This begins with full disclosure. I’m friends with film producer Michael Ewing and director Peter Segal. In fact, we’re working together on a movie project I wrote that they’ll produce, if the Hollywood Gods get their heads screwed on straight. So, I’m biased. Mind you, that doesn’t mean I’m wrong.
So, when I say that I went to an early screening of their new movie, Grudge Match, last night, I think it’s important to add as a supporting buoy that last Wednesday, the Associate Press posted an article that said about the film, “It wouldn't work as a drama like ‘Raging Bull’ or any of the six ‘Rocky’ movies. But ‘Grudge Match’ excels as comedy, with enough laugh-out-loud moments and good cheer to put it in the early running for the feel-good movie of the holiday season.”
And it has four stars on iMDB from the public who’ve already seen early test screenings.
So, just so you’re aware, it isn’t only me.
What leaped out is that the movie is so different than what I suspect the “pundit perception” is from the TV ads suggest.
Though the ads seem to suggest that the film is simply a comedy, I actually found it more a drama that happens to have comedy. To be clear, it’s quite funny – but it’s the drama that makes the film work. Without it, it’s a terrific, one-joke premise. “Rocky Meets Raging Bull.” But with it, there is a rich story to the story’s interest. In fact, there are long stretches that go by without a joke being made in sight, but letting the drama alone carry things. Movies like this can be a borderline problem for me – you’re waiting for the payoff, for The Big Fight, and it gets antsy waiting as you’re teased for 90 minutes. But here, the movie is about more than the fight. In fact (for my taste…) the fight was almost anti-climactic. Almost. Clearly, it’s fun to see these two legends in the ring again, at any age. But what comes before it is what matters far more than who “wins” the fight.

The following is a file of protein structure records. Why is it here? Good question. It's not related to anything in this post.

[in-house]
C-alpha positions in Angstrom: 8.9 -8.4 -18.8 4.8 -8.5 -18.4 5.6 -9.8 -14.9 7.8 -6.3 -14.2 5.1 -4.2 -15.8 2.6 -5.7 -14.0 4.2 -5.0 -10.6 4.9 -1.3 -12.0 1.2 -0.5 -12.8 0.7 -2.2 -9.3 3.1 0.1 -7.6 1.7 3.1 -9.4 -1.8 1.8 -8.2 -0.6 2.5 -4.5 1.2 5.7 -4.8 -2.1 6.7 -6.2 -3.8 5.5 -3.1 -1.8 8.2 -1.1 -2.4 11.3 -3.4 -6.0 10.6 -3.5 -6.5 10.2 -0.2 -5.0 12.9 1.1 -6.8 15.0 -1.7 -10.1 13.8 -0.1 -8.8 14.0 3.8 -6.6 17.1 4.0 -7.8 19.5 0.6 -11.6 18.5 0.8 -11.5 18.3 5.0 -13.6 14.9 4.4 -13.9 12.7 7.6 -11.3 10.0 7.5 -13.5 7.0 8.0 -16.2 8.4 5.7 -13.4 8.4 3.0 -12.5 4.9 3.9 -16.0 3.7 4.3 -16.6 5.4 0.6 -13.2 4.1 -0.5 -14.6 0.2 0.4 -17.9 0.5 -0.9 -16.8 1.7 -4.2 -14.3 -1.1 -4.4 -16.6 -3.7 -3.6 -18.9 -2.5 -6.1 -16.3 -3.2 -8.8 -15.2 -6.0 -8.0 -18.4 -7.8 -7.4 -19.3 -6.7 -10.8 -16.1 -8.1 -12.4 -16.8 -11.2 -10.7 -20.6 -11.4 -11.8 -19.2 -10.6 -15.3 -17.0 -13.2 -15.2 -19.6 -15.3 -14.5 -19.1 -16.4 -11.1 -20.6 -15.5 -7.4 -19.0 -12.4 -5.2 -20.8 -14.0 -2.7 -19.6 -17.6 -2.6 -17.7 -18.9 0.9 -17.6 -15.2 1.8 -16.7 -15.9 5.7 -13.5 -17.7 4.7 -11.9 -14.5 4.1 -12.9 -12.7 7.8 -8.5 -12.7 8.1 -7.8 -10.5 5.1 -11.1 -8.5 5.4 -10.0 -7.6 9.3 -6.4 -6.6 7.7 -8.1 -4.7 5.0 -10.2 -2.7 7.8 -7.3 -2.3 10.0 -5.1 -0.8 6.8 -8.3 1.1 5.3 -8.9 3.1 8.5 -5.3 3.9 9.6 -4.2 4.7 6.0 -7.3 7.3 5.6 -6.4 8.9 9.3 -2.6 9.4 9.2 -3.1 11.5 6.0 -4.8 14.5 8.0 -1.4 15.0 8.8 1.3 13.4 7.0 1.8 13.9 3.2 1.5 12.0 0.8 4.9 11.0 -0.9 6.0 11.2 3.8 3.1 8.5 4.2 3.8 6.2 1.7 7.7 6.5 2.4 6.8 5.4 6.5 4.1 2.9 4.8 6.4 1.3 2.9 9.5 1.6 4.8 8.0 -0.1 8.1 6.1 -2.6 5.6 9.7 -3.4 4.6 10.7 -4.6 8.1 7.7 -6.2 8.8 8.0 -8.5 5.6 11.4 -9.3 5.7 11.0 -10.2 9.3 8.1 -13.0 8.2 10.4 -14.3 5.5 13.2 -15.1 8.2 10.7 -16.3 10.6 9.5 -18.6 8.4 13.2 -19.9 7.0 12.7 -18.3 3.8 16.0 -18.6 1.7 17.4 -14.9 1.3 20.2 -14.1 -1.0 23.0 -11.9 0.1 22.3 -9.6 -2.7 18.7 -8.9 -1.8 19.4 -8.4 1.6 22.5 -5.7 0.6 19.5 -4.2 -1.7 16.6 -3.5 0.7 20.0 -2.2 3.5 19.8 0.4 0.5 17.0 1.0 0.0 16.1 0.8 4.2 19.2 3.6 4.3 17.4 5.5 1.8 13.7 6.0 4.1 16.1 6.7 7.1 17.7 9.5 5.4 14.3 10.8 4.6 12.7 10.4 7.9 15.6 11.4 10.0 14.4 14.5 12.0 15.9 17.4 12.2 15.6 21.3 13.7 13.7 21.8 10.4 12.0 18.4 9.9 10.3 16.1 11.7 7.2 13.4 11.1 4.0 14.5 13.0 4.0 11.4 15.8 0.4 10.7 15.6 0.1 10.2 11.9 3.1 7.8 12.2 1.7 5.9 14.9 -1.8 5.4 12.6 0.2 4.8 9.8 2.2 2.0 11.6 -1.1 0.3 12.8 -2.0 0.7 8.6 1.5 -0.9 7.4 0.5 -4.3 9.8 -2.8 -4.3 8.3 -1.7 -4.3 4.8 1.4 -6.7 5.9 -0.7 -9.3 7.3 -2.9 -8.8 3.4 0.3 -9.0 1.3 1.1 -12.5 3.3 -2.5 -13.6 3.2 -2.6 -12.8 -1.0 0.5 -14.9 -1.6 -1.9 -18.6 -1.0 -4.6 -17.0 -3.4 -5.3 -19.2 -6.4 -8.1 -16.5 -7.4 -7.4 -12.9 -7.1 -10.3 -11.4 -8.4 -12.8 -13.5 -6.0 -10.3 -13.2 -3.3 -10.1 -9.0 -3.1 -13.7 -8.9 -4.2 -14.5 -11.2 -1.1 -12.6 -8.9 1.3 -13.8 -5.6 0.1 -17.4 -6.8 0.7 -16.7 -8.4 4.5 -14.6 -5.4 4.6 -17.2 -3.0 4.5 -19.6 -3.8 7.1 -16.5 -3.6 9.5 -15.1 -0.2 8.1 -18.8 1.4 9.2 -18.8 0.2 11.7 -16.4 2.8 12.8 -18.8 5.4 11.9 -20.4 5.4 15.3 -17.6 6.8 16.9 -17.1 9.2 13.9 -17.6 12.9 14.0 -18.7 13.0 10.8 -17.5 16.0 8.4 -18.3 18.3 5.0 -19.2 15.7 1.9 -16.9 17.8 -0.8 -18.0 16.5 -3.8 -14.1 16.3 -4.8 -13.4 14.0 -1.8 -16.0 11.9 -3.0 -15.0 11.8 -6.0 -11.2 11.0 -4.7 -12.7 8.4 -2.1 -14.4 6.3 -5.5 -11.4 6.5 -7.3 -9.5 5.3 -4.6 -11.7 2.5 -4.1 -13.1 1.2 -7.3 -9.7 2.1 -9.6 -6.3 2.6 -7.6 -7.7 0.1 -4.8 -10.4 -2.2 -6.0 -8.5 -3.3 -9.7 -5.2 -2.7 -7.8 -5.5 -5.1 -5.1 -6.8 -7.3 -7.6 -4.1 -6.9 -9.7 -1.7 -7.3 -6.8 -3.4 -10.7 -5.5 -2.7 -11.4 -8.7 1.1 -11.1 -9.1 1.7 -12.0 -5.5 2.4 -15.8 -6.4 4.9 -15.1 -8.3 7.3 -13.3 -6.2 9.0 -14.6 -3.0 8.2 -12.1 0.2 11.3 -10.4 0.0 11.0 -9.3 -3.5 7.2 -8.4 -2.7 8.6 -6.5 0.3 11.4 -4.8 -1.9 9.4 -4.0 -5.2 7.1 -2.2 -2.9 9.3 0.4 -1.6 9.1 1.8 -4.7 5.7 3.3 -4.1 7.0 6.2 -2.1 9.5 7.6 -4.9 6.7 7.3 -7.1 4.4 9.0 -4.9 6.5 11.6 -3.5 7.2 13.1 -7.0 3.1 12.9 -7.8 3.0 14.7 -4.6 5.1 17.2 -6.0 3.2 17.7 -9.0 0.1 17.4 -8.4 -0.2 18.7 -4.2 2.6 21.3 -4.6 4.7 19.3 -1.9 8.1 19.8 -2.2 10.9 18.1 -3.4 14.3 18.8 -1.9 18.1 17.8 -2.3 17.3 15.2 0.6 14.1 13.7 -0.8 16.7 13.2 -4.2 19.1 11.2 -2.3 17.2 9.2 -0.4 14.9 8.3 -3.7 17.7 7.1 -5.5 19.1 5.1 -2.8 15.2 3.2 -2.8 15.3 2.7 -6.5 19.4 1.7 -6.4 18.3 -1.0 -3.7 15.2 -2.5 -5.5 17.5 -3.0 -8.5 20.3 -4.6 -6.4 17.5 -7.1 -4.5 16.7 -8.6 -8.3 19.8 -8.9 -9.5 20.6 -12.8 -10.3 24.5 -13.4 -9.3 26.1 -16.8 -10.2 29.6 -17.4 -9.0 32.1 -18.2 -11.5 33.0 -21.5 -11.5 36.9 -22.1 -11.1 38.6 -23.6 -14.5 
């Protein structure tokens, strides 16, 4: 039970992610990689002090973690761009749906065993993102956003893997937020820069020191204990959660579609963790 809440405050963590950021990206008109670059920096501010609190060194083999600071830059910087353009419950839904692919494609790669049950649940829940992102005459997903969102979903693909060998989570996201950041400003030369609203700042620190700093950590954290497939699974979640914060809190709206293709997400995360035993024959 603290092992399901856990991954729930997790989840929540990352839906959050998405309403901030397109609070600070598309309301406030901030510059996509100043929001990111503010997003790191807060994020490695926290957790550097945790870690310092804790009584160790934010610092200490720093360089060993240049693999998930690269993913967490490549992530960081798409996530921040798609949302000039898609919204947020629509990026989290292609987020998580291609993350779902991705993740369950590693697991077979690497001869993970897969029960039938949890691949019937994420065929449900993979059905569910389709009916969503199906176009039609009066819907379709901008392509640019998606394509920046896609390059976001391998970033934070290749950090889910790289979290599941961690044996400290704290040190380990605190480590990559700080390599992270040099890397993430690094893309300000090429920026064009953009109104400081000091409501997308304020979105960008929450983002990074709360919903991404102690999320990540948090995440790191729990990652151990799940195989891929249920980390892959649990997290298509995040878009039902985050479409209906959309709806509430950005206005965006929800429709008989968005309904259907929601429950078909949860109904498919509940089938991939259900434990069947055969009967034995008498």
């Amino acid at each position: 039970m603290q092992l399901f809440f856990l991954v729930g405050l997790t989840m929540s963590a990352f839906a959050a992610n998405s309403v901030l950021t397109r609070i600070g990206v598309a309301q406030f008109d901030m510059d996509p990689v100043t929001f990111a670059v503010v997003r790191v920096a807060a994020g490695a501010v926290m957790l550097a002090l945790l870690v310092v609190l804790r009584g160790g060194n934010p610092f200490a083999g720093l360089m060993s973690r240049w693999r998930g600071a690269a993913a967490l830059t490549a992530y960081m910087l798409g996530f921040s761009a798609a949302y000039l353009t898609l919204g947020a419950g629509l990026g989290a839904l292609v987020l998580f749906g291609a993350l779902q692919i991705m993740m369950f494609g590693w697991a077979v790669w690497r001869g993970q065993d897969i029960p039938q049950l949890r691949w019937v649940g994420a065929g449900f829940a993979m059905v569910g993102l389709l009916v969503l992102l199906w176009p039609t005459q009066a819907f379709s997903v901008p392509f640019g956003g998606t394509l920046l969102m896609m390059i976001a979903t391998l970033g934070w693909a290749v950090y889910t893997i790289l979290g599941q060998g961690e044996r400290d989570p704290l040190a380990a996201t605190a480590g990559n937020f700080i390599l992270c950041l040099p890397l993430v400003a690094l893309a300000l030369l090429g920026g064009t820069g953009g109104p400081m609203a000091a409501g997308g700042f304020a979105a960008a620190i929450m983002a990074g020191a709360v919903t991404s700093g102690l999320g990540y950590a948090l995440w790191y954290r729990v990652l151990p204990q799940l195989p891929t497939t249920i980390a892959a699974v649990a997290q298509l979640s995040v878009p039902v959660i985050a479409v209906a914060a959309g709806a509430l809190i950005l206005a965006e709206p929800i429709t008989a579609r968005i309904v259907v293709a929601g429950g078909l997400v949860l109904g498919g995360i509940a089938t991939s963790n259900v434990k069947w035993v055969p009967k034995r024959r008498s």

What the film is about is not making jokes about two old farts getting back into the ring. That misses the point. It’s about getting on with your life, having regrets, lost love, the twists of family, making mistakes, accepting your decisions, and redemption. At the height of these two boxing greats’ career, having split two epic championship battles, their bitter rivalry at an intense peak – one of them walks out, quits fighting altogether, for reasons he’s never explained to anyone, but kept locked away inside. It upends his own life and leaves a deep hole, and rips apart the angst of his rival that’s gnawed at him for three decades, never getting his chance for resolution.
Ultimately of course, for all the drama (and comedy), it’s the two old guys getting back into the ring that makes the film an event. To team up the star of the Rocky series and the star of the legendary Raging Bull for a boxing grudge fight is a stroke of cinematic magic. There even is footage of the two actors training for those iconic films that is briefly included in Grudge Match.